Some days can be "sunny" days, when we feel like we are capable individuals. But then there are those days when the storm clouds of life move in. That's when our thought processes become quite important.
Albert Ellis was a psychologist that taught the importance of our thoughts leading the outcomes of our lives. He taught that between an action or activity that impacts us and the ensuing choice we make, that there really is a step in between those two points: our belief about what just happened.
For example, the other day I saw a bicyclist nearly get run over by a large semi-truck. From one perspective, it seemed liked the bicyclist was at fault because he hadn't been looking forward (after all, a semi-truck is rather large). On the other hand, the semi-truck did nearly run over the bicyclist. Even if the bicyclist was at fault, as human beings we should be considerate of each other...even if the other person is at fault. In other words, a truck driver should stop to avoid running over an at-fault bicyclist.
What was the bicyclist's response to his near demise? In this particular case, the man continued to scream obscenities at the truck driver as the truck disappeared in the distance.
Could the bicyclist's adrenaline rush be understood after nearly being killed? Of course. But I mused on the thought processes that were speeding through the man's mind. Point "A" (or the external action/activity), according to the psychologist Albert Ellis, was nearly getting killed. Point "C" (or the resulting choice by the receiving individual...in this situation, the bicyclist) was a huge flow of obscenities. But just what was Point "B", the bicyclist's beliefs about the event that led to "C" (or his choice to spew obscenities)?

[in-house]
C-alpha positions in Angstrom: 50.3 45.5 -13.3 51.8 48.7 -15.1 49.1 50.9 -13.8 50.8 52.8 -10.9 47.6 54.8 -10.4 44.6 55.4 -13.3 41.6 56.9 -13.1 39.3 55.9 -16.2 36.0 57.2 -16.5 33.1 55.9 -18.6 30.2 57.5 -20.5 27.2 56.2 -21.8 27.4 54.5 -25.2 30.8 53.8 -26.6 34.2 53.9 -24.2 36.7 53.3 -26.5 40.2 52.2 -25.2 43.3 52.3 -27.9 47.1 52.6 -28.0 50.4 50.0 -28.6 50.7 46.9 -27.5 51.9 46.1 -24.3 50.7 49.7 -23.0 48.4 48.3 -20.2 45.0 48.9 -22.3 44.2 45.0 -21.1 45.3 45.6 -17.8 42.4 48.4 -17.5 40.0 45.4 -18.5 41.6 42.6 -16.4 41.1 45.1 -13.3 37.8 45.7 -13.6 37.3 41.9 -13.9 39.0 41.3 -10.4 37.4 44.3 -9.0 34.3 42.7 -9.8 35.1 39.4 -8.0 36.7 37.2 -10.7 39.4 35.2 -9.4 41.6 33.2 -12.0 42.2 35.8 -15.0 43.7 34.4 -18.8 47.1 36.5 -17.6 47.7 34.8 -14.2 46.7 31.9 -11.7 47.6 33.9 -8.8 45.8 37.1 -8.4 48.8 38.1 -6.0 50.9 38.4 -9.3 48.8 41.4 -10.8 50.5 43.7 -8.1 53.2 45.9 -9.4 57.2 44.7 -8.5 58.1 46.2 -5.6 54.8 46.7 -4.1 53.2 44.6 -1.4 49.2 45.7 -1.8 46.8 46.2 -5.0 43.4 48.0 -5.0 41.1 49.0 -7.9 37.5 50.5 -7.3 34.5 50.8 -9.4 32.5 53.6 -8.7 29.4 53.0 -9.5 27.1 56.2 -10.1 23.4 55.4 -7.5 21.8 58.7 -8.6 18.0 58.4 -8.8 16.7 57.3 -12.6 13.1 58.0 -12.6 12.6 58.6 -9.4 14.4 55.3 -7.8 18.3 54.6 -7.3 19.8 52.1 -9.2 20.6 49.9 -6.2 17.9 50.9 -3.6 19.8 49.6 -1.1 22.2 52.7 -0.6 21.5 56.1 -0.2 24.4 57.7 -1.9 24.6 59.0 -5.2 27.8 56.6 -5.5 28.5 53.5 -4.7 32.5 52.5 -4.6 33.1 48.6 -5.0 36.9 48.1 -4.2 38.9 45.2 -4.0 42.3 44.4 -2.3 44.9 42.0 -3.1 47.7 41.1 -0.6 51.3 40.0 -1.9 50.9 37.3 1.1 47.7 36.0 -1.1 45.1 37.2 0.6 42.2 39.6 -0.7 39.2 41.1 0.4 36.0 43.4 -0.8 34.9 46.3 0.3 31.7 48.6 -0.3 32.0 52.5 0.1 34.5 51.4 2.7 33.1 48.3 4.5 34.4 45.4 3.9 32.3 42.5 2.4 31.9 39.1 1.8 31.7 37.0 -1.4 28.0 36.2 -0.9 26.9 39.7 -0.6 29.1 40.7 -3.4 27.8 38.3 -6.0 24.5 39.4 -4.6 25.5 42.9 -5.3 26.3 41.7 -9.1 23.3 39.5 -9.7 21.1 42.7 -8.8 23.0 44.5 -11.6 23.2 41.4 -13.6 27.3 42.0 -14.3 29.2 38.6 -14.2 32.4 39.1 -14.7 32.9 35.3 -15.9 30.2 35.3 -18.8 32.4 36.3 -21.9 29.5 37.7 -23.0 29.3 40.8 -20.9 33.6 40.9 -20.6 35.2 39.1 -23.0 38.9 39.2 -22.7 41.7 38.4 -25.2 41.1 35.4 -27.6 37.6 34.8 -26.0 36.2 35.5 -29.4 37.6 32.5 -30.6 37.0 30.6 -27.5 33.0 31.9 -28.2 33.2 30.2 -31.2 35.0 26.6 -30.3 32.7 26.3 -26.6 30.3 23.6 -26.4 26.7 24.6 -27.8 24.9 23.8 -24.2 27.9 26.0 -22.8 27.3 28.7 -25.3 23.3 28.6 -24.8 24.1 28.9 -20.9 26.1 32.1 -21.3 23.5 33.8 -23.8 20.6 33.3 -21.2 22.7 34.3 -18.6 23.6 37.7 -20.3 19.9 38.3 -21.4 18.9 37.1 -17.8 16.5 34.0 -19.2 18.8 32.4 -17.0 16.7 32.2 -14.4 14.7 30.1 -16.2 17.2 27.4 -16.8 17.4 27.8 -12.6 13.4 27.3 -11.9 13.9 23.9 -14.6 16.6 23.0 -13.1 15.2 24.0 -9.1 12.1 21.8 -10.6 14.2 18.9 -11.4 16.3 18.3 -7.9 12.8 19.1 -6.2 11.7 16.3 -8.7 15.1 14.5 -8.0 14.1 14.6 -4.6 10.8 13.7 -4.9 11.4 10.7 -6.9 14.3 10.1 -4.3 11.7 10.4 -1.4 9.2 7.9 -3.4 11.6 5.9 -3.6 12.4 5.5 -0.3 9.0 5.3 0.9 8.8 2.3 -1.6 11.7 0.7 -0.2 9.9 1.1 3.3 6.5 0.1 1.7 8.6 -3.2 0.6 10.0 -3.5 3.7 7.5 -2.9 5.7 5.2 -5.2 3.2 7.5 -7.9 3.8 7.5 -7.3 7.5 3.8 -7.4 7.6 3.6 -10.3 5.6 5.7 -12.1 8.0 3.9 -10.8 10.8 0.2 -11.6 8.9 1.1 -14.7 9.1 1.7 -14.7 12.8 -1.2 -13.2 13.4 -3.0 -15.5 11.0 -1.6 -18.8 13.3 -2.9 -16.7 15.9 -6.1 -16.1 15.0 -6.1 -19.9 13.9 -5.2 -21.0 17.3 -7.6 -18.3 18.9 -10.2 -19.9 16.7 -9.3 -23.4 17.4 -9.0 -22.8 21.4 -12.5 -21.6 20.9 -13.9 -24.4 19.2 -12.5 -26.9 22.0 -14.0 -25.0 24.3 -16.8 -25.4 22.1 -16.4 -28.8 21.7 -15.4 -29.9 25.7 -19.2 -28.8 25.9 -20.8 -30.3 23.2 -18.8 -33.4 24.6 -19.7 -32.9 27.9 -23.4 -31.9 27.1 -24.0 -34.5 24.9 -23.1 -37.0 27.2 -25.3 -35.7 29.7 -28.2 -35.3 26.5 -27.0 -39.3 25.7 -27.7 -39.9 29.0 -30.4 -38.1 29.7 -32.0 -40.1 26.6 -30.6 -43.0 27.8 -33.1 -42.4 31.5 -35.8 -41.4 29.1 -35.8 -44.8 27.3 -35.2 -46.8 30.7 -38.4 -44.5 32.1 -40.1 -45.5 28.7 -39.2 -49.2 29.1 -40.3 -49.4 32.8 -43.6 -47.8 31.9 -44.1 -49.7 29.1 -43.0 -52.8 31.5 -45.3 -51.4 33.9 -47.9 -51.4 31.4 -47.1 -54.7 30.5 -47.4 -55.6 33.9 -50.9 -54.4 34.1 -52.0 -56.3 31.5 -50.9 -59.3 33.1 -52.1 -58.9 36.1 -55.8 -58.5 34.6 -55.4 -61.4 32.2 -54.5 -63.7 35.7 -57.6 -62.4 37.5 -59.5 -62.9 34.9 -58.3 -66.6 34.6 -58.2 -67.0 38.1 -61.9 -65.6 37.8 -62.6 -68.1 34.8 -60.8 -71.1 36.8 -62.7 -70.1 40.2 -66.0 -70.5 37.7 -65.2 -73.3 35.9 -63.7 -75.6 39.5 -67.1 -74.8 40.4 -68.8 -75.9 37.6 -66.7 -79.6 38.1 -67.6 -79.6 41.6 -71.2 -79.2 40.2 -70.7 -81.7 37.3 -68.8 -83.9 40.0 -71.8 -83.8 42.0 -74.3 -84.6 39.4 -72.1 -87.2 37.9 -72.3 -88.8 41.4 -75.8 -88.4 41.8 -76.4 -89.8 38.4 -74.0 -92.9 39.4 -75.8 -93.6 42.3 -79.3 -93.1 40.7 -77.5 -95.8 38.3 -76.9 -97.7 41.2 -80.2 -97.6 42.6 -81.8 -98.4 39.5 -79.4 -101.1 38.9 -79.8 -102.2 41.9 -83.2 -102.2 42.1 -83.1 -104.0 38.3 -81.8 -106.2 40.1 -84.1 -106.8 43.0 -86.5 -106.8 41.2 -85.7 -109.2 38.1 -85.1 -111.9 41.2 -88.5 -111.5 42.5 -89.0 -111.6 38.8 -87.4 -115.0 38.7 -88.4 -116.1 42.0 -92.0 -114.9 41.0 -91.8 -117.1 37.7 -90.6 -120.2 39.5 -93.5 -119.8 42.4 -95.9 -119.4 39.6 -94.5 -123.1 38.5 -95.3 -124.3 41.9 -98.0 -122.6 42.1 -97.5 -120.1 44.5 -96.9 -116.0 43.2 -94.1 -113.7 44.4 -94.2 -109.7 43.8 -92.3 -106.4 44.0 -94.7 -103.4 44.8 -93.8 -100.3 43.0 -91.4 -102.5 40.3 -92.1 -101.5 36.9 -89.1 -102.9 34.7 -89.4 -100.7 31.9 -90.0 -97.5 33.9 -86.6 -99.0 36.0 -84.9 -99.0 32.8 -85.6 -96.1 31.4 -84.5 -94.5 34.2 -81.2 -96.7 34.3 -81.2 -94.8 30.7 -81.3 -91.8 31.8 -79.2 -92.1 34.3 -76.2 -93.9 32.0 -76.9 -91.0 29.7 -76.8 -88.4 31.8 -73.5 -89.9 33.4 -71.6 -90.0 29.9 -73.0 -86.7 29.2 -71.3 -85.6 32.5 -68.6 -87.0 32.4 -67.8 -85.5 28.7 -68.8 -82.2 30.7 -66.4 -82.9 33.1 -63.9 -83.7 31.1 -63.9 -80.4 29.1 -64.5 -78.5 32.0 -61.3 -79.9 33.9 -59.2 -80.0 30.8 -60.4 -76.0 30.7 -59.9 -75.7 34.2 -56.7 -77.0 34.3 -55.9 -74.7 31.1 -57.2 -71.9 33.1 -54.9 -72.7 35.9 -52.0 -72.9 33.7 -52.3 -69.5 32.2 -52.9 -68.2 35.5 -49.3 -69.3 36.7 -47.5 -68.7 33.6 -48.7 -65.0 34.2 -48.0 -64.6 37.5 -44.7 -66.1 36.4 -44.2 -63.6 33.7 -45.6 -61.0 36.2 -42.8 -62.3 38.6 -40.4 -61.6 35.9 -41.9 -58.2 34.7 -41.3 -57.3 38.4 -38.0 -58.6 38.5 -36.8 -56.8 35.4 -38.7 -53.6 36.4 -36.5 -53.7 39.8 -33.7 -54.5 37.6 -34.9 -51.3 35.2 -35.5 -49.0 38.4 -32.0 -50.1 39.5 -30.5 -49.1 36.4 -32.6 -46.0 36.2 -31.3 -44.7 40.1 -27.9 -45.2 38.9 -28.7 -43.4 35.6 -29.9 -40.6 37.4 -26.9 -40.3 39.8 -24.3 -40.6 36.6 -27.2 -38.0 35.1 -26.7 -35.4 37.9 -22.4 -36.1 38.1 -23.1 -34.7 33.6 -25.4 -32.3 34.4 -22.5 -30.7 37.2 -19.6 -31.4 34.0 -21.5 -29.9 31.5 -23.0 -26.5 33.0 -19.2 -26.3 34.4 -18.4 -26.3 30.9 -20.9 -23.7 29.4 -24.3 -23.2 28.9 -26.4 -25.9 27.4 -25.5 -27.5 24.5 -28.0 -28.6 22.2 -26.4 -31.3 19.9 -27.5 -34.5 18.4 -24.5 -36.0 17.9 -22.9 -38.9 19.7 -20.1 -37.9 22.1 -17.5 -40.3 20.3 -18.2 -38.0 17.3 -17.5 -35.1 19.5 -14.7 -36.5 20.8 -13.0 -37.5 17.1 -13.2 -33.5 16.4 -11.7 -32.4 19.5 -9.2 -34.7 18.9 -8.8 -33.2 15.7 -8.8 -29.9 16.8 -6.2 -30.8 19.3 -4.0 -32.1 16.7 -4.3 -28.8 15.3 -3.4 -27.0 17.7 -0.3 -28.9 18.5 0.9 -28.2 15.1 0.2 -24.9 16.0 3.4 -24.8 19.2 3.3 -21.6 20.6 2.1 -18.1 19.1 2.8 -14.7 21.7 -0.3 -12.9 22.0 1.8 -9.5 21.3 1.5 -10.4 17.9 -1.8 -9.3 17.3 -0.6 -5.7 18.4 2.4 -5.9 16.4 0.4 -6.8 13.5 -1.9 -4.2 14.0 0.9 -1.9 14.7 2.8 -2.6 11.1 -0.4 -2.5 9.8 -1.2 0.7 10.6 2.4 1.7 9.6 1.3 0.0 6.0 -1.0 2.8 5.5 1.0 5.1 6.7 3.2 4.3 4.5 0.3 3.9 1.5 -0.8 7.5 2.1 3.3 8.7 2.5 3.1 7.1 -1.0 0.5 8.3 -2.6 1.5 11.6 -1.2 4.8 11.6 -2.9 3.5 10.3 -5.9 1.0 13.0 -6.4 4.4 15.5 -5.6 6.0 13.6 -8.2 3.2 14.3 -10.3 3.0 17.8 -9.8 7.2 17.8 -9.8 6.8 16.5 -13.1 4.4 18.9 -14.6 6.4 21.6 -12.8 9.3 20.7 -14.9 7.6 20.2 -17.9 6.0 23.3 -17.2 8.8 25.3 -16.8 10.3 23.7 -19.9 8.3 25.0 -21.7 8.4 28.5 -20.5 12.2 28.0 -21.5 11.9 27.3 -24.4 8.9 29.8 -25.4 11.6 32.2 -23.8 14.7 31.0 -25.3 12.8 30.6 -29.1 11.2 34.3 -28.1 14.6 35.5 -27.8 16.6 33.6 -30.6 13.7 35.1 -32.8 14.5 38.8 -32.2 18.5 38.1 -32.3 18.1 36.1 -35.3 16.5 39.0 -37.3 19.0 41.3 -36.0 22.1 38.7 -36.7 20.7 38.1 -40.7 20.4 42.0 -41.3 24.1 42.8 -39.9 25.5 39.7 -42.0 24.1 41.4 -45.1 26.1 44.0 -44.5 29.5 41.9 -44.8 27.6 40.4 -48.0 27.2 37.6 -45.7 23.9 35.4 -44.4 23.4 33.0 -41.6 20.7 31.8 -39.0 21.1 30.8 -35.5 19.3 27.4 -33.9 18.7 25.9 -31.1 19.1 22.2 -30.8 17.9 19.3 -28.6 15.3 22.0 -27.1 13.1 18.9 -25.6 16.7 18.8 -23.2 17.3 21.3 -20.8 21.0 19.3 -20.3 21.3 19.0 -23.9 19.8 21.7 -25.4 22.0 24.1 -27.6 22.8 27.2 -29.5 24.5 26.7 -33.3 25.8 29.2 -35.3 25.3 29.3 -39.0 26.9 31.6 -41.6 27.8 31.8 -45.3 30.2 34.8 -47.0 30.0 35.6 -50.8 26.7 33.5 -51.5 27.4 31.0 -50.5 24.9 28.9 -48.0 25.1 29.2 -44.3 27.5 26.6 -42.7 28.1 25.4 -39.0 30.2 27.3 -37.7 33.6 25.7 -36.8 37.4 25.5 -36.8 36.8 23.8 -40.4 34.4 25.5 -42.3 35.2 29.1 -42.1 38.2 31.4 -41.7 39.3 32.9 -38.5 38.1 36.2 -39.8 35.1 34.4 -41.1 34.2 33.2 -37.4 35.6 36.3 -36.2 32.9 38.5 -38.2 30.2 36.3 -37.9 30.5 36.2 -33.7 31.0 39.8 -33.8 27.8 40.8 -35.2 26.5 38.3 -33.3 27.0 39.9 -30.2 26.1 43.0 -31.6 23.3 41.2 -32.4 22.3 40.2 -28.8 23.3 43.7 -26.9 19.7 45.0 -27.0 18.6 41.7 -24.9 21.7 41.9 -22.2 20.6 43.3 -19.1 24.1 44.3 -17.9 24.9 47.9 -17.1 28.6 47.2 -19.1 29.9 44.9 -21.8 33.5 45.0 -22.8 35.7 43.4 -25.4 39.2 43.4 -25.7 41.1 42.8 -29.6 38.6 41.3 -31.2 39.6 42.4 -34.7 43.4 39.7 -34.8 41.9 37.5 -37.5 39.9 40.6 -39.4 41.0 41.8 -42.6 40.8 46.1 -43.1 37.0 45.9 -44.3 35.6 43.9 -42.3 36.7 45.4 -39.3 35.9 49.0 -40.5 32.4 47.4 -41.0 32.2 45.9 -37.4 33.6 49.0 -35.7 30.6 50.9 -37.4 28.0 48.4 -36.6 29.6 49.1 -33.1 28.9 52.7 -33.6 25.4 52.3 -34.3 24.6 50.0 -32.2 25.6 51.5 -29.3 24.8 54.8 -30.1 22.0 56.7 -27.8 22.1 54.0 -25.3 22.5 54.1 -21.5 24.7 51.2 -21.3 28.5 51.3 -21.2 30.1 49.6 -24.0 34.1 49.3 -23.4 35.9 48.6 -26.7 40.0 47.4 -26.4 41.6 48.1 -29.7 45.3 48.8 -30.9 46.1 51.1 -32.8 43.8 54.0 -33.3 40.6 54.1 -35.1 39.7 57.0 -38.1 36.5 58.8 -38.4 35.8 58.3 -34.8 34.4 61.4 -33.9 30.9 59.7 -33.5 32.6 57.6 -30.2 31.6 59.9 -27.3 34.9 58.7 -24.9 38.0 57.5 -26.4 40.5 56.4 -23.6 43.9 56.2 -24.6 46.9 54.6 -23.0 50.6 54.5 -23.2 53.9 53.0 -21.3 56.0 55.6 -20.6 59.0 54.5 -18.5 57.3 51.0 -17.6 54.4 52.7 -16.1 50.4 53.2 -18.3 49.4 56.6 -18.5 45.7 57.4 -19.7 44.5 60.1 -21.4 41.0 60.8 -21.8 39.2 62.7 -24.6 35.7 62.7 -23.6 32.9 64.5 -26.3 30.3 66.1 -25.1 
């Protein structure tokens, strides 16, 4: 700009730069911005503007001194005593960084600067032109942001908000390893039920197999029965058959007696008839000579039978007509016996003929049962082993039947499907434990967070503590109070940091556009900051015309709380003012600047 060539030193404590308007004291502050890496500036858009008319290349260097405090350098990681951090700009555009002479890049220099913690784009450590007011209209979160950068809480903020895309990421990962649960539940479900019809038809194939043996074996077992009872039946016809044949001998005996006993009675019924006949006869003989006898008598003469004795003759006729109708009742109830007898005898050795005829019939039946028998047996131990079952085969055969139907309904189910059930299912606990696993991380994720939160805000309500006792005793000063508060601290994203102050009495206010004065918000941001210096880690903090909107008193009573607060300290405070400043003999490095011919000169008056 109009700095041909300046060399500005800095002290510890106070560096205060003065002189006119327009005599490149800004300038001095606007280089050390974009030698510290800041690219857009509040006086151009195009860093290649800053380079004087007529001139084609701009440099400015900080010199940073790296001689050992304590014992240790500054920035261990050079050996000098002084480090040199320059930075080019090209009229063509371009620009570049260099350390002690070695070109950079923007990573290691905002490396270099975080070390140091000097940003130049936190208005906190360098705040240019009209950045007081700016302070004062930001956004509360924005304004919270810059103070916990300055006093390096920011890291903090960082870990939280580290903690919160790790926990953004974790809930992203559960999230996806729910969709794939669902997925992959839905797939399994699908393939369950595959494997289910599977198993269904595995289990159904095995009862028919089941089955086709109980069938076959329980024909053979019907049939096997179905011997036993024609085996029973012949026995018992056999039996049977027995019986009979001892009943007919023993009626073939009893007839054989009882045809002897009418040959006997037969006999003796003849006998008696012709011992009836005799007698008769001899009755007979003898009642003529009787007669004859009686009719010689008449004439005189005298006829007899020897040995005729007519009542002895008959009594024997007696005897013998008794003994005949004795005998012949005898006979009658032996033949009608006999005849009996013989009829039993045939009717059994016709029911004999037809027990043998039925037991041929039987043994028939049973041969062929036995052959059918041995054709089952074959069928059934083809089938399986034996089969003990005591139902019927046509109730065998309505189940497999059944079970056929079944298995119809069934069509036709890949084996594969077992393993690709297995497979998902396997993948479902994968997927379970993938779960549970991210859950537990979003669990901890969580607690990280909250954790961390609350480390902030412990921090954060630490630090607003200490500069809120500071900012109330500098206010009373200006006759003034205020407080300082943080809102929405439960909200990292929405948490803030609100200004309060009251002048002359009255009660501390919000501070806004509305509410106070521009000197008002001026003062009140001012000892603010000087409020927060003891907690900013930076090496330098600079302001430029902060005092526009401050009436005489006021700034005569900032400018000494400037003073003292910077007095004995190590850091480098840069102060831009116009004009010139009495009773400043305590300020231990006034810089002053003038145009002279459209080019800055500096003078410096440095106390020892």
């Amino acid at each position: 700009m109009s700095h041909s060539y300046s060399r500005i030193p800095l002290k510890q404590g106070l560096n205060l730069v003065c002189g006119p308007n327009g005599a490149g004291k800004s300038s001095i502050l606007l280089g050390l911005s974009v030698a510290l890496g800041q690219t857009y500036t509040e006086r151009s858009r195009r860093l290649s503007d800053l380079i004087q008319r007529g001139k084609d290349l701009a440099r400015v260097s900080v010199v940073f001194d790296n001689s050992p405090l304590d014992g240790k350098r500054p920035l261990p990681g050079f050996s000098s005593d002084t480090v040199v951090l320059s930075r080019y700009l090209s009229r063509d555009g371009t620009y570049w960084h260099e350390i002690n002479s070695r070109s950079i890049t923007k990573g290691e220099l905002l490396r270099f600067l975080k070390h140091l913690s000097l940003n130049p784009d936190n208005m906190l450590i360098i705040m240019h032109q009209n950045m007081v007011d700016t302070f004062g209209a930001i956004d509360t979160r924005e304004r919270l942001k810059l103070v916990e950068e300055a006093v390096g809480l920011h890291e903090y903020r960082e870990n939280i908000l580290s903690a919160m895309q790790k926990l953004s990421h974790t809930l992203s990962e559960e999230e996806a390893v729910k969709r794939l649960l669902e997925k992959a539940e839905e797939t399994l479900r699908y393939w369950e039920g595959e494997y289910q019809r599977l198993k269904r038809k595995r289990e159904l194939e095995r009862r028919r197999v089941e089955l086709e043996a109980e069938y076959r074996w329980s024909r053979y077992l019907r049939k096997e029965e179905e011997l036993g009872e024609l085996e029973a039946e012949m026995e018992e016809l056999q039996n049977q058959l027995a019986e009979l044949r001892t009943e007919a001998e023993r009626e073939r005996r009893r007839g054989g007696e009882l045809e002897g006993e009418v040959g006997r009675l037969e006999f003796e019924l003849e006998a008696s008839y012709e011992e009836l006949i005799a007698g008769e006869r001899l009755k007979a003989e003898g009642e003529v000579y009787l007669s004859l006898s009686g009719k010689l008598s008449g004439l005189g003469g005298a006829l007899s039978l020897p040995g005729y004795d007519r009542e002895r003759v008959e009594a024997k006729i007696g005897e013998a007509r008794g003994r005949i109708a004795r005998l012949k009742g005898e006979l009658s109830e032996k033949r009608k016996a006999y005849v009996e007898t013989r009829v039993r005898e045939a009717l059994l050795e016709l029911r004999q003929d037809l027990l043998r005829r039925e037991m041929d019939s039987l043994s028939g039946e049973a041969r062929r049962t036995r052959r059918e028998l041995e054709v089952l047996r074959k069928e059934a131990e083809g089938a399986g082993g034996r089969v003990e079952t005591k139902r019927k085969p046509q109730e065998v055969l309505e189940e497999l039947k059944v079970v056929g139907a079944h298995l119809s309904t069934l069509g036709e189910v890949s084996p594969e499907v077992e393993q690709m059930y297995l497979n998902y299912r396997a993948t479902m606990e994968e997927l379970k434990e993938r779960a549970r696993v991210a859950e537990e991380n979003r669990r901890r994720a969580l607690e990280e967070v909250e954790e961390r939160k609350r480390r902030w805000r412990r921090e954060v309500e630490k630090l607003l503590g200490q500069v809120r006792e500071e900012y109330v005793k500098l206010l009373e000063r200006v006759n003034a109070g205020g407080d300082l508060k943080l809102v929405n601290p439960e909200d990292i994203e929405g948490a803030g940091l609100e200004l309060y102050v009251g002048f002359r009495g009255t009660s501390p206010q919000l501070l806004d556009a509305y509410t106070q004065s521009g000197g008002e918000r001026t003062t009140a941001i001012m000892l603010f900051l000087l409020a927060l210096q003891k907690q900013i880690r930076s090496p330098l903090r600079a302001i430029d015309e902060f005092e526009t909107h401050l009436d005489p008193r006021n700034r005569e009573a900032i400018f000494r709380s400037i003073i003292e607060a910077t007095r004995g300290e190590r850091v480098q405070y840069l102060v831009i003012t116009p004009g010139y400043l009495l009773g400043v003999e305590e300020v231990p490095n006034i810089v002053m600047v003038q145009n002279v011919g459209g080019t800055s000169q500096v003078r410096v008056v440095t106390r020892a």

If the bicyclist had held thoughts of amazement that he was still alive and was overcome with the miracle of life, the words flowing from his mouth would have been quite different...perhaps even praises heavenward for receiving another day of life. But instead, his internal thoughts (or "B"=belief/perspective) influenced the flow of words to be full of hate.
Not having lived the man's life, I cannot comprehend what has influenced his "B"s (or perspective/beliefs) that shaped his "C" (his choice) at that moment. But it was a most interesting example to me of what Albert Ellis made his life's work about. That it is our thoughts that determine most often our responses to perceived events.
Which leads me to the following beautiful paragraph from a beautiful woman, Julie B. Beck, General Relief Society President when she stated this:
Julie B. Beck, Relief Society general president: “You are literally spirit daughters of Deity, ‘offspring of exalted parents’ with a divine nature and an eternal destiny. You received your first lessons in the world of spirits from your heavenly parents. You have been sent to earth to ‘prove’ yourselves. …“You are treasured children of the promise. If you will keep the Lord’s statutes and commandments and hearken to His voice, He has promised that He will make you high above the nations in name and honor and praise” (“You Have a Noble Birthright,” Liahona and Ensign, May 2006, 106, 108).
My whole point in sharing her thoughts? If we as daughters of Deity hold tightly this statement above, how could that shape OUR responses to any near-misses (or even real hits) from "semi-truck" tragedies? If between our Point As (of outward actions or events) and our Point Cs (our choices or responses to those events), if we understood the truth of Point B (that we are indeed daughters of Deity), our responses could become deeper, more profound, and more serenely elegant...even in the face of the huge semi-trucks of life.
Not always easy to achieve. My husband has been laid off from his job twice; each time this came unexpectedly. My baby died during his sleep; I was the one to find him. My family has had other unexpected near-misses and actual hits by unexpected "semi-trucks" in life. It has only been when I've drawn closer to God that I've understood with clarity the truth of what Sister Beck has shared. And I begin then to find and feel the peace that only the Son of God can bring to a tormented and frightened soul.
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